What is Alopecia?
Alopecia areata is an autoimmune condition that causes the hair to fall out, often in clumps. Hair loss may occur on the scalp, eyebrows, eyelashes, beard, and other areas of the body. While some patients lose hair in only a few places, others lose it in many areas. The prognosis is quite unpredictable.
Common symptoms of alopecia may include:
- Small bald areas on the scalp or other areas of the body
- Patches of hair loss may grow together into bald spots
- A significant amount of hair may be lost in a short period of time
- Hair may grow back in one spot, but fall out in another
- White hairs might grow in previous areas of hair loss
- Fingernails and toenails are brittle, red, and/or pitted
There are different types of alopecia areata. These forms include:
- Alopecia areata (patchy): One or more coin-sized patches appear.
- Persistent patchy alopecia areata: Patches appear over long periods of time
- Alopecia areata totalis: All of the hair on the head is lost
- Alopecia areata universalis: All of the hair over the entire body is lost
- Diffuse alopecia areata: There is a sudden thinning of the hair rather than a loss of hair in patches
- Ophiasis alopecia areata: Hair is lost in a band shape around the sides and back of the head
Who is a Good Candidate for Alopecia Treatment?
Individuals who believe they may have alopecia areata should see a dermatologist for assessment. During your consultation, your dermatologist will speak with you regarding your signs and symptoms and examine the areas of hair loss. The dermatologist may gently pull on the hairs at the edge of bald patches to see if they come out easily, and check individual hairs and hair follicles to see if they are abnormally shaped. An examination of your nails may also be performed. A dermatoscope might be employed during the examination. In some rare cases, a biopsy may be performed.
What to Expect During Alopecia Treatment?
While there is currently no cure for alopecia areata, there are treatment options to help the hair grow back. These treatments include:
Corticosteroids: These anti-inflammatory drugs are often used to treat autoimmune diseases. They are available as an injection into the scalp or other areas of the body, as a pill, or an ointment, cream, foam, gel, and solution.
Topical immunotherapy: When there is a large amount of hair loss, treatment with squaric acid dibutyl ester (SADBE) or diphencyprone (DPCP) may be a viable option. Chemicals are applied to the scalp to create an allergic reaction, which makes the hair grow back. This treatment must be repeated several times to keep the new hair growth.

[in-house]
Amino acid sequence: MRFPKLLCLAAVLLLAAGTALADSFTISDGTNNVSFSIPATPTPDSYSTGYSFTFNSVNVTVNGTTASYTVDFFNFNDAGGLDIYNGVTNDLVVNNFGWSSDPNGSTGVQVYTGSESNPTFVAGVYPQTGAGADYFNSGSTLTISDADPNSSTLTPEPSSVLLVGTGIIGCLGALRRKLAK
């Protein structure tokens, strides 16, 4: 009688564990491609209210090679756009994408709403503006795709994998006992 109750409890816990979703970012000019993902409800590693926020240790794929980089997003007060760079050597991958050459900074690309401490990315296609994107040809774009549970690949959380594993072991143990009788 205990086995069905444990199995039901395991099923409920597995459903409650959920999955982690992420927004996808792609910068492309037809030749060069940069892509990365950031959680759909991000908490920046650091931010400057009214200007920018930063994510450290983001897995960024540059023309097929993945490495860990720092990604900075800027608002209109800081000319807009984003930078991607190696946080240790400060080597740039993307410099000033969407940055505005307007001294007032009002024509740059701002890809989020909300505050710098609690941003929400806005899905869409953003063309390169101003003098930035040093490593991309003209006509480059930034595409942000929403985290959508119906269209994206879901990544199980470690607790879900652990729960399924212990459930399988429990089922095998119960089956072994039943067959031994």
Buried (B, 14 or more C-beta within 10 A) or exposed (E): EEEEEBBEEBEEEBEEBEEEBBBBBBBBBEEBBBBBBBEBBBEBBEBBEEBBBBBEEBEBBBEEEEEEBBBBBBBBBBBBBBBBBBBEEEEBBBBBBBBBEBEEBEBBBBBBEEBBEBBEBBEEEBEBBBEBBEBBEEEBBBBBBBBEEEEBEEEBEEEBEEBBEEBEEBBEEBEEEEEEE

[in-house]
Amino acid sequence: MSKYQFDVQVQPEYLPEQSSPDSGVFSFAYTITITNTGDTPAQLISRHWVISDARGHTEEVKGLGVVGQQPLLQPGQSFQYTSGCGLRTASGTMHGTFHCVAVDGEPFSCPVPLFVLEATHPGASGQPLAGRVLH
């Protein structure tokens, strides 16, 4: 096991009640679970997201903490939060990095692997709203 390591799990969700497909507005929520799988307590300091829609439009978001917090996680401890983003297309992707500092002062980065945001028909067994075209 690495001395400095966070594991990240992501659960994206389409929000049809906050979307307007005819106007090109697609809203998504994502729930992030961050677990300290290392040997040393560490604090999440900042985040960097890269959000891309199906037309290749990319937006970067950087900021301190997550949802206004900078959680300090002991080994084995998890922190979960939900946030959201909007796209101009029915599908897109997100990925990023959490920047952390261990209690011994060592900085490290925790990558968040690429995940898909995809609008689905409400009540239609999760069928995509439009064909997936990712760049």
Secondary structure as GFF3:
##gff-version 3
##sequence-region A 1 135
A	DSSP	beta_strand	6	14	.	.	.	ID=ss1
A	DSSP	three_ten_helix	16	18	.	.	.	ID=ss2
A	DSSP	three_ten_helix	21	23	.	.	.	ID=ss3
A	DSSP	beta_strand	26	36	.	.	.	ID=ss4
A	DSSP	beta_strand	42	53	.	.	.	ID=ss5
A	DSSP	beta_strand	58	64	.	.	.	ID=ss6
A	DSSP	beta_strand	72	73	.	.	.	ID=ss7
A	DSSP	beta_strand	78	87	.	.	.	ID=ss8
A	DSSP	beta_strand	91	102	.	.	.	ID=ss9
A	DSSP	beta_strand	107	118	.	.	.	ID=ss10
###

JAK inhibitors: Tofacitinib (Xeljanz) is an oral therapy used for significant alopecia areata that is unable to be treated effectively with standard therapy. Laboratory monitoring and close dermatologist follow-up is required.
Alternative Topical therapies: Our office uses the full spectrum of studied agents including minoxidil, retinoids, anthralin, calcineurin inhibitors, and compounded JAK inhibitors to help our patients regrow their hair.
Alopecia & Hair Loss FAQs
Can a dermatologist help with alopecia?
Can alopecia be caused by stress?
Can doctors help with alopecia?
Can hair grow back after it starts thinning?
Can you get alopecia at any age?
Following Alopecia Treatment
Following alopecia treatment, many patients notice an improvement in their hair growth. There is no downtime required following treatment, so patients can return to their everyday activities as soon as they feel comfortable. Your dermatologist will provide you with instructions on how to properly receive treatment, as well as post-treatment tips.
Schedule a Consultation
If you believe that you may have alopecia or are experiencing a great amount of hair loss, contact HMGS Dermatology today! We will be happy to help you schedule your consultation appointment with one of our dermatology team members.
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